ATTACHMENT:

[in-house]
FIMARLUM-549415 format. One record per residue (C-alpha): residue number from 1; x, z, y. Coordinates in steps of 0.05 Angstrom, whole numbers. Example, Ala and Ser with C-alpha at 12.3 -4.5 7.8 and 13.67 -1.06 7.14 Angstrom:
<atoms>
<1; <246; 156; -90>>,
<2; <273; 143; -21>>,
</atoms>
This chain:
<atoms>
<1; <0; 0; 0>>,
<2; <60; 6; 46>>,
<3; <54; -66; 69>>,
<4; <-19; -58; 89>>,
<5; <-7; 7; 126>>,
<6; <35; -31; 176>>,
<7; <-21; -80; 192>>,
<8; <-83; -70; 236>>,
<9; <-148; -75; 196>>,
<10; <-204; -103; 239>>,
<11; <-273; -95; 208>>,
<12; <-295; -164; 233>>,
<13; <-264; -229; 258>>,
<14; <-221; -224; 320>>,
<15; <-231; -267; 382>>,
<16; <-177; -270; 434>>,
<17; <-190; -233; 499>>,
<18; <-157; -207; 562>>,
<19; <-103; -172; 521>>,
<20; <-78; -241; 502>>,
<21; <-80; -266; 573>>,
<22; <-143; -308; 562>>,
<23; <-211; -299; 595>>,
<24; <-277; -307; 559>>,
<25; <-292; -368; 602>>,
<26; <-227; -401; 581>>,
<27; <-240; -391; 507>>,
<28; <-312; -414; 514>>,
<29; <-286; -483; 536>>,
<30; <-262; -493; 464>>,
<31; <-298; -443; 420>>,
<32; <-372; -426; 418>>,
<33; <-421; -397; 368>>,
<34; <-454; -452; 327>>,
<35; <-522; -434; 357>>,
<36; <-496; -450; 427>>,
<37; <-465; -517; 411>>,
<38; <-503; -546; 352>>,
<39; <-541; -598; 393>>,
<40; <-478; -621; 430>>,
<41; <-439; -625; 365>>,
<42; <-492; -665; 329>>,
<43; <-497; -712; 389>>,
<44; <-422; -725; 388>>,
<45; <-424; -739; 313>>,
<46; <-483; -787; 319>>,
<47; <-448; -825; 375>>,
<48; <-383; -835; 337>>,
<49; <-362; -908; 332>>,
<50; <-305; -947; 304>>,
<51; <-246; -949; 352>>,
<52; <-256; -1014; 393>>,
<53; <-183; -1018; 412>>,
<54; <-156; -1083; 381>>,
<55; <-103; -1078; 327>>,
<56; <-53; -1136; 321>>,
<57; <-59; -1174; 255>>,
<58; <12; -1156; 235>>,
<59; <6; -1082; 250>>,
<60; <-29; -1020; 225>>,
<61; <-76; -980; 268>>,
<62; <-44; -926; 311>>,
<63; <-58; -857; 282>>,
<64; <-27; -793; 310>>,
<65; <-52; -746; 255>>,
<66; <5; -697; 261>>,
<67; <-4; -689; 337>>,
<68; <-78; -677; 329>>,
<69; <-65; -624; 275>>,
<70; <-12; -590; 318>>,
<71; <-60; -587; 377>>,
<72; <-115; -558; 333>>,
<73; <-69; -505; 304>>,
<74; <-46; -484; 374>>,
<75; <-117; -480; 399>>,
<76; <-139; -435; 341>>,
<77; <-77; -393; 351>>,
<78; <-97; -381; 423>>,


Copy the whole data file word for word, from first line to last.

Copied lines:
[in-house]
FIMARLUM-549415 format. One record per residue (C-alpha): residue number from 1; x, z, y. Coordinates in steps of 0.05 Angstrom, whole numbers. Example, Ala and Ser with C-alpha at 12.3 -4.5 7.8 and 13.67 -1.06 7.14 Angstrom:
<atoms>
<1; <246; 156; -90>>,
<2; <273; 143; -21>>,
</atoms>
This chain:
<atoms>
<1; <0; 0; 0>>,
<2; <60; 6; 46>>,
<3; <54; -66; 69>>,
<4; <-19; -58; 89>>,
<5; <-7; 7; 126>>,
<6; <35; -31; 176>>,
<7; <-21; -80; 192>>,
<8; <-83; -70; 236>>,
<9; <-148; -75; 196>>,
<10; <-204; -103; 239>>,
<11; <-273; -95; 208>>,
<12; <-295; -164; 233>>,
<13; <-264; -229; 258>>,
<14; <-221; -224; 320>>,
<15; <-231; -267; 382>>,
<16; <-177; -270; 434>>,
<17; <-190; -233; 499>>,
<18; <-157; -207; 562>>,
<19; <-103; -172; 521>>,
<20; <-78; -241; 502>>,
<21; <-80; -266; 573>>,
<22; <-143; -308; 562>>,
<23; <-211; -299; 595>>,
<24; <-277; -307; 559>>,
<25; <-292; -368; 602>>,
<26; <-227; -401; 581>>,
<27; <-240; -391; 507>>,
<28; <-312; -414; 514>>,
<29; <-286; -483; 536>>,
<30; <-262; -493; 464>>,
<31; <-298; -443; 420>>,
<32; <-372; -426; 418>>,
<33; <-421; -397; 368>>,
<34; <-454; -452; 327>>,
<35; <-522; -434; 357>>,
<36; <-496; -450; 427>>,
<37; <-465; -517; 411>>,
<38; <-503; -546; 352>>,
<39; <-541; -598; 393>>,
<40; <-478; -621; 430>>,
<41; <-439; -625; 365>>,
<42; <-492; -665; 329>>,
<43; <-497; -712; 389>>,
<44; <-422; -725; 388>>,
<45; <-424; -739; 313>>,
<46; <-483; -787; 319>>,
<47; <-448; -825; 375>>,
<48; <-383; -835; 337>>,
<49; <-362; -908; 332>>,
<50; <-305; -947; 304>>,
<51; <-246; -949; 352>>,
<52; <-256; -1014; 393>>,
<53; <-183; -1018; 412>>,
<54; <-156; -1083; 381>>,
<55; <-103; -1078; 327>>,
<56; <-53; -1136; 321>>,
<57; <-59; -1174; 255>>,
<58; <12; -1156; 235>>,
<59; <6; -1082; 250>>,
<60; <-29; -1020; 225>>,
<61; <-76; -980; 268>>,
<62; <-44; -926; 311>>,
<63; <-58; -857; 282>>,
<64; <-27; -793; 310>>,
<65; <-52; -746; 255>>,
<66; <5; -697; 261>>,
<67; <-4; -689; 337>>,
<68; <-78; -677; 329>>,
<69; <-65; -624; 275>>,
<70; <-12; -590; 318>>,
<71; <-60; -587; 377>>,
<72; <-115; -558; 333>>,
<73; <-69; -505; 304>>,
<74; <-46; -484; 374>>,
<75; <-117; -480; 399>>,
<76; <-139; -435; 341>>,
<77; <-77; -393; 351>>,
<78; <-97; -381; 423>>,